At about this same time, I was placed at a customer together with my good friend and colleague Jeff Wouters. We roughly had about the same idea’s, and eventually we sat together to discuss our ideals and goals, and see if we could realise them: create a company that is fully specialised in Cloud & PowerShell automation. This is where the new Methos was born.

Since Jeff and I are both very community related, it probably won’t surprise you that we are trying to make a difference when it comes to communication between colleagues in the field.
You hire an expert? You don’t only receive the expertise of this individual, but the expertise of the whole Methos group. We believe that nobody knows everything, and you know more with many.
If there is enough contact between the colleagues, people can learn and grow with each other’s expertise’s. Next to this we will encourage people to go to community events around their own expertise’s, and will invite customers to internal master classes on different topics.

The next few years, we will be focussing us on our new dream, and to build on Methos. We will do more than our best to make this a successfully company, and The cloud and datacentre experts in the Netherlands.

WAP Websites UR9 and External Storage issue (FTP: “550 Command not allowed”)

The last few weeks we had upgraded the test environment of Windows Azure Pack Websites at a customer to Update Rollup 9, and Azure Pack to Update Rollup 10.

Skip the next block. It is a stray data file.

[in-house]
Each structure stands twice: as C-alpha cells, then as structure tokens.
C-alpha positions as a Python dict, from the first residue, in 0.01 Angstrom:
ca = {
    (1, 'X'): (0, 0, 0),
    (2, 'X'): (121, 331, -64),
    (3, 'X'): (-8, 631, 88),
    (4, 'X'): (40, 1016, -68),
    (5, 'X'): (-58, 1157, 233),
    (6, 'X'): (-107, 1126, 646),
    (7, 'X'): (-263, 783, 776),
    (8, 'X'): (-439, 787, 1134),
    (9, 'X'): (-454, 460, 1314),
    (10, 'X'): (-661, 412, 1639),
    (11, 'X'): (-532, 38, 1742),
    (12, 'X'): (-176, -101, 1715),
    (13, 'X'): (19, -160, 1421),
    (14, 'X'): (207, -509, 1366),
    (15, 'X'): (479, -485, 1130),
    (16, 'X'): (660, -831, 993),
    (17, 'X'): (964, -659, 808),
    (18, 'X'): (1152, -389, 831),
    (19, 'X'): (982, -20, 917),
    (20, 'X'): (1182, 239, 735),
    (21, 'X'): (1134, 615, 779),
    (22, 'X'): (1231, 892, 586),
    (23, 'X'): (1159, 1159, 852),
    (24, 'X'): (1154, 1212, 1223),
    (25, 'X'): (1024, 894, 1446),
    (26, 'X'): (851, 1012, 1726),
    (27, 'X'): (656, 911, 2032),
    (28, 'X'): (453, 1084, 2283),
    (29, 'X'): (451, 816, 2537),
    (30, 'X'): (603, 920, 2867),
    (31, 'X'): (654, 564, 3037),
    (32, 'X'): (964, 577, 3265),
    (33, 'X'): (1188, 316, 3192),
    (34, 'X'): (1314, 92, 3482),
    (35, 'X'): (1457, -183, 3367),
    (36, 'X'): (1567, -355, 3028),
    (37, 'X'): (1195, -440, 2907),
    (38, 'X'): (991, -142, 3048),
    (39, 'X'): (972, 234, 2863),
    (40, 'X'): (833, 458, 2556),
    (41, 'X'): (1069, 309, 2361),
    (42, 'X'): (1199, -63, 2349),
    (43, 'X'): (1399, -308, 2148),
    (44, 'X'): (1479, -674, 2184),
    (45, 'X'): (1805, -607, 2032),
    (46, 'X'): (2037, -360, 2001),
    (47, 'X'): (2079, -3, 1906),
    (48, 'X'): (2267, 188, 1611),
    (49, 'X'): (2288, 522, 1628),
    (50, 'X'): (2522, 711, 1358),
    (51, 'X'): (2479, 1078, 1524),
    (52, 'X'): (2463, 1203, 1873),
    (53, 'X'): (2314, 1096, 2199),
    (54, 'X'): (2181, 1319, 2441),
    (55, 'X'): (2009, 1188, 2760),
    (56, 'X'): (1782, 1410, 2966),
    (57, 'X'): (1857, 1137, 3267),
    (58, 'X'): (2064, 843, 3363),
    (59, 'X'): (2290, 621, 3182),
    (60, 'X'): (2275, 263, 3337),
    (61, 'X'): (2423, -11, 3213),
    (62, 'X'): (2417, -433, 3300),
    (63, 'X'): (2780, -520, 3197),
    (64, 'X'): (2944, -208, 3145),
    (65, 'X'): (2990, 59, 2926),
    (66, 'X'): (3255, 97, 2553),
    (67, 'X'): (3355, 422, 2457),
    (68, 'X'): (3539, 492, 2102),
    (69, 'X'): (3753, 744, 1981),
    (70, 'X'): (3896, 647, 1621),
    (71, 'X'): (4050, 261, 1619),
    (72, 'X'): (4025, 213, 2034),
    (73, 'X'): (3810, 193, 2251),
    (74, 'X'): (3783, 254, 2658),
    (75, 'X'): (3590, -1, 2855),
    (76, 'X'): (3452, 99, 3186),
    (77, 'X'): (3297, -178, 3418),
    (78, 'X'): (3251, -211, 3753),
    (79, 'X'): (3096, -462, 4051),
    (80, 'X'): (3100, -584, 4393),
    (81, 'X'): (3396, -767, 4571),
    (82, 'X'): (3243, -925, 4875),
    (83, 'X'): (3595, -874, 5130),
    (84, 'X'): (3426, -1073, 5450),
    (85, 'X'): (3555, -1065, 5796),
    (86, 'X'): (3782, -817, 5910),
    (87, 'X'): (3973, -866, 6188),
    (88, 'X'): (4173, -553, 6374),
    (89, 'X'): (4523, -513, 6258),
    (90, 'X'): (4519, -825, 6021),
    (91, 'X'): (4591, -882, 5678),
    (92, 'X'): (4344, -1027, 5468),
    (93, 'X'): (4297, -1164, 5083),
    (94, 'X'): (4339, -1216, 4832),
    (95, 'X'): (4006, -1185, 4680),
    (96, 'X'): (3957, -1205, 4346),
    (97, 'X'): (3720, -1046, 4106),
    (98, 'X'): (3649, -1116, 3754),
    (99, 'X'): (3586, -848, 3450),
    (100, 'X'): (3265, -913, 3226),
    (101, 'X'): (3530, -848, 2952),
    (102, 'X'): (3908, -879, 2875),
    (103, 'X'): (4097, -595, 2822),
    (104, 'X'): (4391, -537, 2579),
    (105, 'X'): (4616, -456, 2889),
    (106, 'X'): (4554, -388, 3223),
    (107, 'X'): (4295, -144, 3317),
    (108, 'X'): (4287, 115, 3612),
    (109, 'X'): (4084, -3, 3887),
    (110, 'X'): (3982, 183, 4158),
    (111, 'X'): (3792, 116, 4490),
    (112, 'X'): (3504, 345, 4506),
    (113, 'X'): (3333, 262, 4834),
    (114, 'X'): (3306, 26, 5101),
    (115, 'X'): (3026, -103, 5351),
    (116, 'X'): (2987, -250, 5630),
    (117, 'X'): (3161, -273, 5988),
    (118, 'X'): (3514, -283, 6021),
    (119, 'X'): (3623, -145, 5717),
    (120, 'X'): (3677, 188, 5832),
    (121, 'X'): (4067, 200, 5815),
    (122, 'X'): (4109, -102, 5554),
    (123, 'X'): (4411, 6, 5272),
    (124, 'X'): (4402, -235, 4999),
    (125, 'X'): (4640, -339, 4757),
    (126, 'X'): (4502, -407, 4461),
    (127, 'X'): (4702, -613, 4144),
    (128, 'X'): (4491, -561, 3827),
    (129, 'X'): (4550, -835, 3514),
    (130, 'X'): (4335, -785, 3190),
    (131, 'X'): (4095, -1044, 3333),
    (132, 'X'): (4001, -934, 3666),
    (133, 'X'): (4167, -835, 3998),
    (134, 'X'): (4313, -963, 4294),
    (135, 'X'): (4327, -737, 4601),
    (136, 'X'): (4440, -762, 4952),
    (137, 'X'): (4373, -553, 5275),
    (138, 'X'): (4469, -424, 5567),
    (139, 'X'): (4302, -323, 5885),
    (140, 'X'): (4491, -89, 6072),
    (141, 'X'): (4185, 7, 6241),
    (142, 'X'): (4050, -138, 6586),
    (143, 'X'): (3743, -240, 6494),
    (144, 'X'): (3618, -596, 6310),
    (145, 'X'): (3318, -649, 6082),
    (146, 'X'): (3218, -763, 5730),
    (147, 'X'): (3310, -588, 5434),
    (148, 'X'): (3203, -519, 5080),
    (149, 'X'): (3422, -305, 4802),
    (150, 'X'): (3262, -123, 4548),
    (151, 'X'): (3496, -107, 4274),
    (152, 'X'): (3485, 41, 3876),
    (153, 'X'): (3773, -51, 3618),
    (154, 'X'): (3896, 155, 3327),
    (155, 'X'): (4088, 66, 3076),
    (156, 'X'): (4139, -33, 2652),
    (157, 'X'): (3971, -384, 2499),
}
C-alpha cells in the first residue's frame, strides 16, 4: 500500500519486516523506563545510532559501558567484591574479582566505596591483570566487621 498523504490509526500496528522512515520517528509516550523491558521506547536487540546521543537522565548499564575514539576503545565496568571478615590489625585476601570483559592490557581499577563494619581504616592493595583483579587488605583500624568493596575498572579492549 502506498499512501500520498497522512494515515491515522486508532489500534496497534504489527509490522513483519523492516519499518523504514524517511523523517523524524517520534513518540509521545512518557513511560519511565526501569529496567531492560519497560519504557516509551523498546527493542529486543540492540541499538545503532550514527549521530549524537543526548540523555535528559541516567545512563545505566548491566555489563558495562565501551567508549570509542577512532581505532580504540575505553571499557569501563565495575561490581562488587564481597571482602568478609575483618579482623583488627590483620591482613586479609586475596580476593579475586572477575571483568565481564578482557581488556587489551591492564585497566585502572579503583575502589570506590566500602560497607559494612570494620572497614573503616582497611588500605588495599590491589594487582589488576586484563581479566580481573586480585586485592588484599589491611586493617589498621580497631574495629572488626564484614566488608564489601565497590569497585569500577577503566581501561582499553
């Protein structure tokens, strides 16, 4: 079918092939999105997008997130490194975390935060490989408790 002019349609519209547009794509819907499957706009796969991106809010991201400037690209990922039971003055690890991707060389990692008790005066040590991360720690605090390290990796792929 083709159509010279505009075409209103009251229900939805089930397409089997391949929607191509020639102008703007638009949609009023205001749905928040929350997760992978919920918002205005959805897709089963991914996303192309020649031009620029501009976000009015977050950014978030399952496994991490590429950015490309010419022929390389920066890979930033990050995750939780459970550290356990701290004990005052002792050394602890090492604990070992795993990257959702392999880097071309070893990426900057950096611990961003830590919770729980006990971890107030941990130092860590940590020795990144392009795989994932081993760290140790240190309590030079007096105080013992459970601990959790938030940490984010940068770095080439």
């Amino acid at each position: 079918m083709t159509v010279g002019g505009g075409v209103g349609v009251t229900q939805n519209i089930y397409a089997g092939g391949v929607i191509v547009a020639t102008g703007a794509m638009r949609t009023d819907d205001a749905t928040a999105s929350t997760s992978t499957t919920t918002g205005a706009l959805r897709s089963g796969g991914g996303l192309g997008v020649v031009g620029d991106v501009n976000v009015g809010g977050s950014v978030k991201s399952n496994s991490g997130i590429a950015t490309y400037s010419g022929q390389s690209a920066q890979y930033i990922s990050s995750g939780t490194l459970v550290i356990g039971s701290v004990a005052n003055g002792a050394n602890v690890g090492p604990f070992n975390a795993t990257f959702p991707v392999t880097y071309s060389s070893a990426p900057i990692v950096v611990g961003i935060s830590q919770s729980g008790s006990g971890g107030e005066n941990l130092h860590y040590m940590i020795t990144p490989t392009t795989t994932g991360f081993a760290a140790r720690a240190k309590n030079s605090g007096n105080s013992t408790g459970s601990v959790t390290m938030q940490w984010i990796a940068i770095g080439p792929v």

Since this update we were seeing strange behavior on the environment when we were uploading data using FTP.

All the subscriptions and websites that were already running before the upgrade seemed to be running fine, however an issue started after creating new websites.
Whenever we would connect using FTP, we could list all data but for some reason we could not upload anything.

The exact error we were receiving was:

“550 Command not allowed”

However when we were uploading using GIT or the publish template, everything was working fine.

After some digging and sending detailed information over to Microsoft, we received the answer from Joaquin Vano.
There seems to be a bug in Azure Pack Websites where Quota’s are being enforced using the wrong method for external fileservers.
This check would then fail and kill any upload to the share with an access denied message.

You can resolve this issue with the following work-around:
Go to “C:\Windows\System32\inetsrv\config\applicationHost.config” on the Publisher servers.

Edit the following key value:

and change it to False:

We have been made aware that this issue will be resolved in the next update for Azure Pack Websites.

Source

Create custom Webworkers in Windows Azure Pack Websites

Today a customer came to me with the question if it would be possible to create your own Webworkers in Windows Azure Pack websites.
The reason for doing this is because they want customers within 1 subscription to be able to have 1 website in a “small” scale, and for example another in a “medium” scale.

With the default instances available this is not possible.
When you install Windows Azure Pack websites you get 2 compute modes: Shared, and Dedicated. You get 3 SKU modes: Free, Shared and Standard.
And these SKU modes have one or multiple worker Tiers.

Free: Shared
Shared: Shared
Standard: Small, Medium and Large

So to be able to reach this goal we need to create dedicated SKU’s for new the existing tiers, or new tiers in new dedicated SKU’s.
After starting to look for some documentation I found there was not much available describing this, however when I started looking for commandlets I found the following:

After this, the next few steps were easy to create a new Workertier, and a new SKU.

CustomWebworker

Now I was able to add this new worker into my websites cloud, and use it in my Windows Azure Pack portal!